Hoarding disorder is characterized by a persistent difficulty in discarding possessions. This difficulty comes from a fear of wasting. Hoarders derive feelings of comfort and safety from their saved objects. They have an obsessive phobia of discarding items that may be needed later and have excessive emotional attachments to possessions. They also suffer from indecisiveness and perfectionism and feel a need to prepare for every possible contingency.
Common symptoms associated with hoarding
- Inability to discard belongings
- Severe anxiety when faced with the need to throw away their possessions
- Difficulty with categorization and organization
- Indecision about where to store items
- Shame and distress about the state of their home
- Suspicion of other people touching or stealing their items
- Fear of running out of items and being unprepared when they are needed
- Compulsions regarding their objects (such as obsessively checking the garbage for accidentally discarded items)
- Functional impairments such as isolation, familial discord, and loss of living space.
There is no single catalyst for hoarding behaviors, but a variety of factors can play a role. Contrary to popular belief, hoarding does not always develop in response to material deprivation; many hoarders grew up in wealthy environments. Co-occurring mental health conditions are often found alongside hoarding, such as OCD and depression.
Approximately one third of patients with OCD show hoarding behavior, and 60% of hoarders meet the diagnostic criteria for major depressive disorder. Weight issues additionally are thought to co-occur with hoarding, and studies show that hoarders tend to have higher than average body mass indexes. It is important to understand the relationship between people with hoarding disorders and the objects they feel they cannot part with. People with hoarding disorder have abnormally intense emotional attachments to their possessions, which act as compensation for their lack of self-worth. Their items are often used to replace human relationships, and they may express the sentiment that objects cannot hurt them like people can. Possessions provide a sense of security, reminiscent of Winnicott’s transitional objects, or Harlow’s infant monkeys finding comfort in inanimate cloth surrogate mothers. Over time, people with hoarding disorder will accumulate piles of clutter within their homes. These piles often have no organizational scheme, and the person with hoarding disorder may consider each object equally important. Clutter acts as a form of protection against the world, almost like a fortress.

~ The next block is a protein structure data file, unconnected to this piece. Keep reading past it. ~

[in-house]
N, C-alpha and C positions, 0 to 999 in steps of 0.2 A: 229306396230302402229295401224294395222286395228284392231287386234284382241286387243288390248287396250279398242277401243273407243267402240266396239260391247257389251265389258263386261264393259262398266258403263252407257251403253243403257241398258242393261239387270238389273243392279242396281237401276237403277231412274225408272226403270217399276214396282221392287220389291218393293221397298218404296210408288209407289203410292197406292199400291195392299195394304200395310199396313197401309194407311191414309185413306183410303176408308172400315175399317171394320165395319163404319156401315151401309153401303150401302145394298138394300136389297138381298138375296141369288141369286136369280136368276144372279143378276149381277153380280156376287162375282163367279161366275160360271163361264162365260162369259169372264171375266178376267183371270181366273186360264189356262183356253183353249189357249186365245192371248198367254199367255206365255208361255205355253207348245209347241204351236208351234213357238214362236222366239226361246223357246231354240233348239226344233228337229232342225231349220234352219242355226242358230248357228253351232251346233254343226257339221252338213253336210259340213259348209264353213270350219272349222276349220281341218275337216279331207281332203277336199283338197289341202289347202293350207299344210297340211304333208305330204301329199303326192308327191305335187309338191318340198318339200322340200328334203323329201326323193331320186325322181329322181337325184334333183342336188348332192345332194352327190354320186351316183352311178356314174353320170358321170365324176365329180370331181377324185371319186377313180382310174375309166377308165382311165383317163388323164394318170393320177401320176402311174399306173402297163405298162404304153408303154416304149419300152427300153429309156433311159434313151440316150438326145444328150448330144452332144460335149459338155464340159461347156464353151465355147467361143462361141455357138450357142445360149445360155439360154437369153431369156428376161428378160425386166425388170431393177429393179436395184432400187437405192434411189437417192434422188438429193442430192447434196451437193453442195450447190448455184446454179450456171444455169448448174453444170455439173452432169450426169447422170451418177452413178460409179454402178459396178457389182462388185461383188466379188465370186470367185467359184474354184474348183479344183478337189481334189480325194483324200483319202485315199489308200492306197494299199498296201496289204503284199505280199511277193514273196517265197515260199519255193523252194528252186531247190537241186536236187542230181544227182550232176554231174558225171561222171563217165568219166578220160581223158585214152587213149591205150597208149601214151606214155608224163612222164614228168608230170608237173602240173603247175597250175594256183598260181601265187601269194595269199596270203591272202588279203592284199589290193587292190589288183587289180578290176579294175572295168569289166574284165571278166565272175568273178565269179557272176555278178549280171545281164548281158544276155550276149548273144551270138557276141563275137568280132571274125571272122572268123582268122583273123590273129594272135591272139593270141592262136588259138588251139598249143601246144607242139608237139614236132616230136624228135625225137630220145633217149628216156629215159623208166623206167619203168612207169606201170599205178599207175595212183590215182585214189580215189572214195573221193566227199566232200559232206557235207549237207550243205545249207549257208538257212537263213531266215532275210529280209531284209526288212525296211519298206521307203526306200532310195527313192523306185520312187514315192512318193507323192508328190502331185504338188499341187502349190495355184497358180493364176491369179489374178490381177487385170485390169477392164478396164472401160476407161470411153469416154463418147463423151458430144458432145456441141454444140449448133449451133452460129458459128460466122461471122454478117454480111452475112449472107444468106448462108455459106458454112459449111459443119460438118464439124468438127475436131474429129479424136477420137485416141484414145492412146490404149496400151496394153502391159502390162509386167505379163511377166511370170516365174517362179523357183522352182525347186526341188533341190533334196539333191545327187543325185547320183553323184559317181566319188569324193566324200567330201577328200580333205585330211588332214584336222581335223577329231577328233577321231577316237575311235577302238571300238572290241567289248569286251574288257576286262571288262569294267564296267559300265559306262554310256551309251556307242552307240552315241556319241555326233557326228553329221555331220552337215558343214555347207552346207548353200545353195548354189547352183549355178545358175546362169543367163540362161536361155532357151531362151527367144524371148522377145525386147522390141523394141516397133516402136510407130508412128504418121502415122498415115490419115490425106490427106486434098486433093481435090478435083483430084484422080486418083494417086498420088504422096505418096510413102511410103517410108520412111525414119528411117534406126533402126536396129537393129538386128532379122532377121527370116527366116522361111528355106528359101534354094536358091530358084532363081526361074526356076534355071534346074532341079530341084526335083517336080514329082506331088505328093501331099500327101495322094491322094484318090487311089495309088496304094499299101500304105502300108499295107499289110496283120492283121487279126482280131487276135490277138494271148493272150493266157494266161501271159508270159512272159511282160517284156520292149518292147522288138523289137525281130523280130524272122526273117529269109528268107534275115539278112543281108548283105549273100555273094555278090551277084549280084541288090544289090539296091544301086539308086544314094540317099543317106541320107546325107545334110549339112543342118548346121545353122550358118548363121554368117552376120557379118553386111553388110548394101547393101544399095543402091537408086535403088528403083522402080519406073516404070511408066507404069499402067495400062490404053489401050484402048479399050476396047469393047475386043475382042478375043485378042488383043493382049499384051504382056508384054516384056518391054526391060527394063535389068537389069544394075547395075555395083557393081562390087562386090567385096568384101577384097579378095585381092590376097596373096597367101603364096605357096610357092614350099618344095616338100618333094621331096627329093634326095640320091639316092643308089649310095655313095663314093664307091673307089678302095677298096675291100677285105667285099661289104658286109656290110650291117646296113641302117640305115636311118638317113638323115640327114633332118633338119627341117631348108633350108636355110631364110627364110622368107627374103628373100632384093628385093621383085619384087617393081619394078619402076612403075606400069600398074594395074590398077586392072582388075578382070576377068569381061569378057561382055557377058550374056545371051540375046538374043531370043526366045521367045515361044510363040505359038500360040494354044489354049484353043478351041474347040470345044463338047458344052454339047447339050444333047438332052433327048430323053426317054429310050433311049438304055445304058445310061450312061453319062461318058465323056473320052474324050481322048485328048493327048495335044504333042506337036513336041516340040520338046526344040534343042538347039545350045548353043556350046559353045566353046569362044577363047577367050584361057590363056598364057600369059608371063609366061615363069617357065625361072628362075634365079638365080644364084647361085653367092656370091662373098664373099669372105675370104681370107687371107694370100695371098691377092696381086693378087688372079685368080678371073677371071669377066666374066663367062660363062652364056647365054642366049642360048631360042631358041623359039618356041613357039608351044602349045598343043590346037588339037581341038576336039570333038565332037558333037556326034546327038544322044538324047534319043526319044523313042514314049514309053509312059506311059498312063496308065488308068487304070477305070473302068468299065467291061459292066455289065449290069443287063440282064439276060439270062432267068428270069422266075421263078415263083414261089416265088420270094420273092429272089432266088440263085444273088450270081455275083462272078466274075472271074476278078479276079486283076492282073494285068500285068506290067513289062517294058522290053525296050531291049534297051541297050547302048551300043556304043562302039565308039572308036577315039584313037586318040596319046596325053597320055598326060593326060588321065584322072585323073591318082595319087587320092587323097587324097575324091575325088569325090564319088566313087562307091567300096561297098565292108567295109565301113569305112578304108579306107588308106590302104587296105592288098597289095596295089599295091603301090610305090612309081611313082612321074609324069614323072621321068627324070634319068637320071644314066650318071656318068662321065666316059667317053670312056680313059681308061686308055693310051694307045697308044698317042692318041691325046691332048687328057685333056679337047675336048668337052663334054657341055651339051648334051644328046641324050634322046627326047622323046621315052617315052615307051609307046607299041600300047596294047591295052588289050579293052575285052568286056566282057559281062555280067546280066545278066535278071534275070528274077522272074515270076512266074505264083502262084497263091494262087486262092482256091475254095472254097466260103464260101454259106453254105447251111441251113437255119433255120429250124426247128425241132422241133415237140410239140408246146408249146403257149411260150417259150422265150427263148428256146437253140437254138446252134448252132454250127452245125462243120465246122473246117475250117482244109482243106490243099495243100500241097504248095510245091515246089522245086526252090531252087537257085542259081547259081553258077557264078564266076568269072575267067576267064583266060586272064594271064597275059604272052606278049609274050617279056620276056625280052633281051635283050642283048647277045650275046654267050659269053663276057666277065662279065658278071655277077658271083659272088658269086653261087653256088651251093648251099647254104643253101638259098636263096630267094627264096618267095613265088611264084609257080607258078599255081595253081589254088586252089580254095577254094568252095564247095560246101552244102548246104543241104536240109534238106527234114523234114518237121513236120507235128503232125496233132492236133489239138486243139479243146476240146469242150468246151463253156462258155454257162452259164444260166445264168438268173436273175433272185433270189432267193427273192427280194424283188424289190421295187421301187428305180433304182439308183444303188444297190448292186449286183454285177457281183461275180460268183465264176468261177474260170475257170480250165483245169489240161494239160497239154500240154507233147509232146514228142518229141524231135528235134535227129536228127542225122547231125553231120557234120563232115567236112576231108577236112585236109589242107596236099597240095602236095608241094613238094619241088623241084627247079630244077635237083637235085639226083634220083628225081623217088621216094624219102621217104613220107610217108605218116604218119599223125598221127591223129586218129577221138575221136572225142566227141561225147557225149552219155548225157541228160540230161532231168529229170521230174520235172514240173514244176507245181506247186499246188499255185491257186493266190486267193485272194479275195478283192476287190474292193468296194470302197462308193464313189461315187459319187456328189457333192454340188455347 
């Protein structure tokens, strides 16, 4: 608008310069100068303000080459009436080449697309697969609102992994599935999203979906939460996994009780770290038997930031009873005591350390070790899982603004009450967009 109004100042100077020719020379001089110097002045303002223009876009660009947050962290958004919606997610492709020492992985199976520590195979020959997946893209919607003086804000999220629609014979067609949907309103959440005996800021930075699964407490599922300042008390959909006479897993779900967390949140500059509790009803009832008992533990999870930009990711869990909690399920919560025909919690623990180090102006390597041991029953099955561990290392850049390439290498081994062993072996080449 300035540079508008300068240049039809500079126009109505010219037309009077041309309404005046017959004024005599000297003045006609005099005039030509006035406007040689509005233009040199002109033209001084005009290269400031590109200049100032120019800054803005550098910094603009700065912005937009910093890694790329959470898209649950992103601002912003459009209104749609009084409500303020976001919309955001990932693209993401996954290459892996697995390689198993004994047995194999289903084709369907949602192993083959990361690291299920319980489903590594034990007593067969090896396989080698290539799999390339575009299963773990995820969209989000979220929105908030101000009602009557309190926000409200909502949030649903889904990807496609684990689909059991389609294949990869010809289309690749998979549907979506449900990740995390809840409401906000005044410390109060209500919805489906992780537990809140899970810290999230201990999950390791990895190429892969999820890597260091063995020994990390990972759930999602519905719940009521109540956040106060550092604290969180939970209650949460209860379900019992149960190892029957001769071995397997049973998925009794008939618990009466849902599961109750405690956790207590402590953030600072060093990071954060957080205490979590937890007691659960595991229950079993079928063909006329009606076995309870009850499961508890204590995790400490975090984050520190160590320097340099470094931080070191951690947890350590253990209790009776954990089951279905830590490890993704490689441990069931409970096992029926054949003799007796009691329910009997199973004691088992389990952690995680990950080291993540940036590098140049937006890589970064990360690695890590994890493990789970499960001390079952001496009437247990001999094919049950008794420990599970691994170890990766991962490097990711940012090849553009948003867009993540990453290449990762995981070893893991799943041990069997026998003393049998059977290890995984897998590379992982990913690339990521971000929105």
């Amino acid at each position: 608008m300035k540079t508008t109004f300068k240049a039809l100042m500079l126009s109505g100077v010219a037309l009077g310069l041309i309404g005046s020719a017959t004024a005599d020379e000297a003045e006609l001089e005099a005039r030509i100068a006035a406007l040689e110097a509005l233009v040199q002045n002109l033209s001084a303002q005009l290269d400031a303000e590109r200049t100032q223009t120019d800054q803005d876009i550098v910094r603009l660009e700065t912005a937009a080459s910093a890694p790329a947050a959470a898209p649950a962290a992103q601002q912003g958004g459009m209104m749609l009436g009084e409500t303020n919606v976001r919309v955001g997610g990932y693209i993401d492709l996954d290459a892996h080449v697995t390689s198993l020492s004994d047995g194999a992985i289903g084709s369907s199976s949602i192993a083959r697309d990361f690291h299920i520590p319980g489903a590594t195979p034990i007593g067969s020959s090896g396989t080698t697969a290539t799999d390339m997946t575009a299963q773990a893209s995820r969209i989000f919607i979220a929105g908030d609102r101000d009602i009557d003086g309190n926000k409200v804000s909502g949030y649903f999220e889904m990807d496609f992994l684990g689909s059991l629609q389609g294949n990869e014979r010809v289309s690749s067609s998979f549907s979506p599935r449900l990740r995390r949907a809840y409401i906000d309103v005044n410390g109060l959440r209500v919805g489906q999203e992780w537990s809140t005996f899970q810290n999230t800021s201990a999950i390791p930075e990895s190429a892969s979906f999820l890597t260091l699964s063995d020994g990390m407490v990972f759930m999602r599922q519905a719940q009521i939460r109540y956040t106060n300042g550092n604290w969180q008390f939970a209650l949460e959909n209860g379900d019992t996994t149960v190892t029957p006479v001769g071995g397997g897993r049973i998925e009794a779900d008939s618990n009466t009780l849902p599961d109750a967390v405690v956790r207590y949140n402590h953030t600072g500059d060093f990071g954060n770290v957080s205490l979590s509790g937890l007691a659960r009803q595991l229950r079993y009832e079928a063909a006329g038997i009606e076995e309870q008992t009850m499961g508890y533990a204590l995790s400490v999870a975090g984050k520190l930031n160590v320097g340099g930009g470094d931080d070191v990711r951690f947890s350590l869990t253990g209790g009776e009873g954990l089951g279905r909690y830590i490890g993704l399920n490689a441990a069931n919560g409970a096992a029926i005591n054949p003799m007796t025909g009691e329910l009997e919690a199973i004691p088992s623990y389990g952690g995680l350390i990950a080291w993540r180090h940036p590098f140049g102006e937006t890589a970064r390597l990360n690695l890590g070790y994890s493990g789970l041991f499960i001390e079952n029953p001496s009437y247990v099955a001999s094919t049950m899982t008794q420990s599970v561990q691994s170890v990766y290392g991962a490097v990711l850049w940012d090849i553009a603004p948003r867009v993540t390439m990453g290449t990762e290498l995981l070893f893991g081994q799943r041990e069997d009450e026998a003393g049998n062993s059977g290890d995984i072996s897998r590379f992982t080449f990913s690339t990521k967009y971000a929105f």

In addition to a sense of safety and comfort, a hoarder’s objects help preserve their history through memories associated with them. In other words, every possession tells a story. Hoarders tend to have adequate memory, but they do not trust their ability to remember. They have a tendency to rely on visual cues, and may feel they must keep items in sight in order to remember them. This is especially true for people who have lost a loved one. Sometimes, hoarding begins by refusing to part with the departed’s belongings. In other cases, individuals who experience anxiety at the thought of their own death begin hoarding their possessions to save them for posterity. The idea of passing along their collection when they die offers potential for immortality (for example, Andy Warhol’s art collections as time capsule). Cognitive deficits also play a significant role in the development of hoarding behavior. People with hoarding disorder often have difficulty with information processing, sustained attention, and executive functioning, such as categorization or grouping items together. These deficits can contribute to hoarding in that it is difficult to sort out which objects they should keep and which they should discard. In order to avoid this difficulty, a person with hoarding disorder saves everything.
Hoarding is more like an impulse-control disorder than an anxiety disorder. Regardless of the true value or functionality of an object, a person with hoarding disorder will compulsively save everything in fear of losing a potential opportunity for use. Though hoarding is immediately apparent upon entering a person’s home, often the loved ones of a person with hoarding disorder are unaware of this behavior. This is because hoarding is an underground psychopathology: hoarders act in secret behind closed doors due to shame. They often avoid allowing people into their home to avoid unpleasant questions or suggestions to discard their things. Insight into their own behavior varies, and tends to wax and wane. It may disappear altogether when hoarder is faced with sorting task, leading to vehement refusal to clean their home.